MTA Capital Construction president Jamie Torres-Springer, second from left, on Monday...

MTA Capital Construction president Jamie Torres-Springer, second from left, on Monday called one New Jersey official's testimony "irresponsible." Credit: Ed Quinn

A marathon public hearing on the MTA’s congestion pricing program drew testimony from several New Jersey elected officials — including the state’s governor — bashing the plan as an ill-conceived cash grab.

More than four hours into the hearing — the third of four scheduled through Monday night — the moderator called on “Phil Dutton,” who registered to testify over Zoom. When his camera turned on, Dutton revealed himself to be New Jersey Gov. Phil Murphy, who noted that “Dutton” was his middle name.

“This is an incredibly ill-conceived plan," Murphy said. "And it is not, frankly, about congestion or the environment. It is a means to solve the deficit."

New Jersey was the first to file a federal lawsuit challenging the legality of the Metropolitan Transportation Authority’s Central Business District Tolling Program, which would charge most vehicles $15 for driving below 60th Street in Manhattan during peak hours.

The MTA is looking to generate $1 billion annually to help fund infrastructure investments, including at the Long Island Rail Road, and projects the program will reduce congestion in the toll zone by 17%.

MTA officials hope to enact the tolls as early as June, but have said the effort could be delayed by the litigation. Murphy, in his testimony, said New Jersey officials are “willing to sit at the table with the MTA and find some common ground.”

“We want to be reasonable,” Murphy said. “But, if this is the plan, as it is constructed, it is completely and utterly unacceptable to the commuters from New Jersey into Manhattan.”

In a statement in response to Murphy, MTA external relations chief John McCarthy said “a 4,000-page yearslong environmental review” that studied the impact of congestion pricing “all the way to Philadelphia” found no significant environmental impact.

Testifying during a Friday hearing, Murphy policy adviser Christopher D'Elia proposed several changes to address the “disproportionate burden” congestion pricing would have on New Jersey drivers. They included offering a credit to drivers entering Manhattan via the George Washington Bridge, doubling the proposed $5 credit for those entering through the Lincoln and Holland tunnels, shortening the peak hour pricing period and not charging any tolls during off-peak hours.

Bergen County Executive Jim Tedesco testified in person at the MTA’s Manhattan headquarters, calling congestion pricing “nothing but a shameful money grab that will detrimentally hurt all of New York City’s neighbors.”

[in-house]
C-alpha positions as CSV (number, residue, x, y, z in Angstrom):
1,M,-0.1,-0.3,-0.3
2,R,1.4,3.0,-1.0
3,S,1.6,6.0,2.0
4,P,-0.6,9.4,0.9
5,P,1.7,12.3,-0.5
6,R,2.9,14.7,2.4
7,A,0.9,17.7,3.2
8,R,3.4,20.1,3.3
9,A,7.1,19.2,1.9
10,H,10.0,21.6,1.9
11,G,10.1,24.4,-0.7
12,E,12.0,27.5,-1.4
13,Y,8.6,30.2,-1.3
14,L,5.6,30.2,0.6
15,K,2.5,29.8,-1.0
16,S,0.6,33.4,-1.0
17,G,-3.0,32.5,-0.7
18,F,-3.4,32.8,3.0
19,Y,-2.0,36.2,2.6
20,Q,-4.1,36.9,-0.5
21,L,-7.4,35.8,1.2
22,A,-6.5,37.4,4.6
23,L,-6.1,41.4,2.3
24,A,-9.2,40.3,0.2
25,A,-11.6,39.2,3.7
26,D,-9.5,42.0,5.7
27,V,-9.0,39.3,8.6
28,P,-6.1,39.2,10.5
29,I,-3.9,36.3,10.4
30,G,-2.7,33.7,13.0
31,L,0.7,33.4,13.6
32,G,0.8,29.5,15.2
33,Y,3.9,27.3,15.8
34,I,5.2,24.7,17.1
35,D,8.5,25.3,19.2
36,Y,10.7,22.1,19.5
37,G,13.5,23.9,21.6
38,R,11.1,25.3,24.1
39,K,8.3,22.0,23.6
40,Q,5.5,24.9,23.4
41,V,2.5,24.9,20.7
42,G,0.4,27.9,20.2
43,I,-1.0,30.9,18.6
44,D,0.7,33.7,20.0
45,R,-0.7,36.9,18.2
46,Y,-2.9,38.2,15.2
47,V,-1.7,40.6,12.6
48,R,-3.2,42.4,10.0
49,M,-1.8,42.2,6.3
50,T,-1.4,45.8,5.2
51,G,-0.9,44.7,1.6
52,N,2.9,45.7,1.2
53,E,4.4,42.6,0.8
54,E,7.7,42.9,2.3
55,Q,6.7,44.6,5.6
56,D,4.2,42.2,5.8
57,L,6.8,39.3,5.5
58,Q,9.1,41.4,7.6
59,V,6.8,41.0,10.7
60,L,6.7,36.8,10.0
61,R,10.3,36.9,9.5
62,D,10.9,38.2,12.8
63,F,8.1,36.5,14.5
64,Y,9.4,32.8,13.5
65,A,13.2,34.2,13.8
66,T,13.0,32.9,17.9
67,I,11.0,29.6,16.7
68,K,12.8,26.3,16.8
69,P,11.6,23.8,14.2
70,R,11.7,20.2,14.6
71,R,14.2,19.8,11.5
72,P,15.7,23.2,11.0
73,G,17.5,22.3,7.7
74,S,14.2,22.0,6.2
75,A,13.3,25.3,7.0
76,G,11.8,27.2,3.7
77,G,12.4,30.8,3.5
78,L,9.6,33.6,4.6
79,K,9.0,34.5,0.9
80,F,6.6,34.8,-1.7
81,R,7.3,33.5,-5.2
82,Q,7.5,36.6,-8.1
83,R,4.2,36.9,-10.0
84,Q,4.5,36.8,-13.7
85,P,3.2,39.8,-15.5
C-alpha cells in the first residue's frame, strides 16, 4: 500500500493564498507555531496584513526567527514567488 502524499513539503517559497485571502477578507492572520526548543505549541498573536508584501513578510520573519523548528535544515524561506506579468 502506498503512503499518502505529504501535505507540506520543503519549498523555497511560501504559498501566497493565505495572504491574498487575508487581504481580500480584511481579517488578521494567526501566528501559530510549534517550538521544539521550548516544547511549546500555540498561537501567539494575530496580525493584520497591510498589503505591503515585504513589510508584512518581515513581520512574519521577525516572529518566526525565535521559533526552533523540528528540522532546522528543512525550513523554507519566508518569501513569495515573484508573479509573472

“You should all be ashamed of yourself,” Tedesco told MTA officials seated at a dais, adding that he “will see you … in court.”

MTA Capital Construction president Jamie Torres-Springer, talking to reporters during a break in the hearing, called Tedesco’s testimony “irresponsible.”

“Every dollar from congestion pricing will be dedicated to improving the mass transit system in the region that serves 85% of commuters,” Torres-Springer said.

At the last scheduled hearing, on Monday night, commuters shared ranging opinions on the plan, depending on from where, and how, they commuted. Several transit users from Brooklyn spoke in favor of the plan, which they said would improve air quality and reduce traffic accidents.

Marie Barokas, a freelance artist from Nassau County, said she drives into Manhattan because the transit system is "unreliable and, in my opinion, unsafe."

"So I drive," Barokas said. "I consider myself a financially responsible person, to a fault. And I am being squeezed for every last penny. I refuse to put any more money into the New York City economy. I will not shop here, eat here, or entertain myself here, and I suggest others do the same."

New York City Public Advocate Jumaane Williams said he supported congestion pricing, although there remain “a lot of questions that have to be answered,” including about its potential impact on low-income New Yorkers.

“We can’t always know the unintended consequences,” Williams said. “Sometimes we have to move forward to find out what they are and try to address them.” 

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